An analysis of the concentration of consumer purchasing in FMCG markets

Kim, Jikyung (2012) An analysis of the concentration of consumer purchasing in FMCG markets. Doctoral thesis, University of London: London Business School.

Abstract

The 80/20 rule (also known as the Pareto principle/law) states that the top 20% of the contributors account for 80% of the outcome. This work undertakes a thorough analytic and empirical investigation on the extent to which this conventional wisdom applies in purchasing concentration in FMCG (fast-moving consumer goods) settings. For analytical part of the investigation, I use the most widely validated models for the purchasing of FMCG products: the NBD (negative binomial distribution) and the DM/NBD (Dirichlet-multinomial/NBD). I undertake an analysis of what patterns of concentration we could expect to observe if these models are indeed correct characterizations of buying behaviour. My analysis using the NBD model shows that there are systematic pattern between the key statistics (penetration and average purchases per household) and x=20. More importantly, if FMCG purchasing is indeed NBD, it would be extremely rare to observe an 80/20 concentration level, given the levels of penetration and avg.p/hh we normally observe. At the brand level some systematic relationships are uncovered using a special case of the DM/NBD. My empirical studies use two data sets; the IRI Factbook data, which has aggregate-level data for large number of categories, and the IRI Marketing Data Set, which contains household-level purchasing data for smaller number of categories over a six-year period. The investigations do confirm that in the FMCG purchasing the concentration is much lower than 80/20, in fact closer to 50/20. This indicates that heavy buyers of FMCG markets buy much less than portrayed by the conventional wisdom, the 80/20 rule. Other findings from the analytical analysis are also confirmed. Other related topics such as the structural, promotional, and demographic correlates of concentration and dynamics of concentration over several years are explored. In addition, concentration in terms of continuous quantities (such as sales volume and dollar value) are investigated using continuous type models.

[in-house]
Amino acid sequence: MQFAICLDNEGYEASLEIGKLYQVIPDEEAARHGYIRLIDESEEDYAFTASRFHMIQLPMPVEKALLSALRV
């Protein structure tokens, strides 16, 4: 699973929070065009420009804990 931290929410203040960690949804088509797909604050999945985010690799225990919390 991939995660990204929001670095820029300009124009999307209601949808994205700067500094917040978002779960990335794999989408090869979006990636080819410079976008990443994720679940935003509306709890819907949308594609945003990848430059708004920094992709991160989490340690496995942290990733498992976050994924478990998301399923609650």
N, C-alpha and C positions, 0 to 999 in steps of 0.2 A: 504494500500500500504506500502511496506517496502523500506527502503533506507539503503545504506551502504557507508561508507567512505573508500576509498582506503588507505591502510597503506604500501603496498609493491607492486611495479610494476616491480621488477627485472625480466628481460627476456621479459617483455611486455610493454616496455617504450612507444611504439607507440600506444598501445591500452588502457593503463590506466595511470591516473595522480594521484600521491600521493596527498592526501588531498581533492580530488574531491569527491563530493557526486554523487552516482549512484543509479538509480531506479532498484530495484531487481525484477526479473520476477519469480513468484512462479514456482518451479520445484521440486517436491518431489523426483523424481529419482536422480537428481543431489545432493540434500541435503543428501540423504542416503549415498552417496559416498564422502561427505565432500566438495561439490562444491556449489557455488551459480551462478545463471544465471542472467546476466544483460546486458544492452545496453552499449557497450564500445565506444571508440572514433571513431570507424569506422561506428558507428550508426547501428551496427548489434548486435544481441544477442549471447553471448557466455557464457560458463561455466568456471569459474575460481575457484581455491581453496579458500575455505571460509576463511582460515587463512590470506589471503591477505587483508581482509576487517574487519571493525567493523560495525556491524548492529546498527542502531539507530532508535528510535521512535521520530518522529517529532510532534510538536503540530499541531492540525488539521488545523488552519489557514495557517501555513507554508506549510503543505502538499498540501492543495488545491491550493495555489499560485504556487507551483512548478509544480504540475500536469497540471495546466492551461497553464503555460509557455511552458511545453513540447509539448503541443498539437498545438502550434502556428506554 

More Details

Item Type: Thesis (Doctoral)
Subject Areas: Marketing
Date Deposited: 10 Feb 2022 16:27
Date of first compliant deposit: 10 Feb 2022
Subjects: Marketing models
Consumer goods
Consumer behaviour
Theses
Last Modified: 12 Feb 2022 06:16
URI: https://lbsresearch.london.edu/id/eprint/2303
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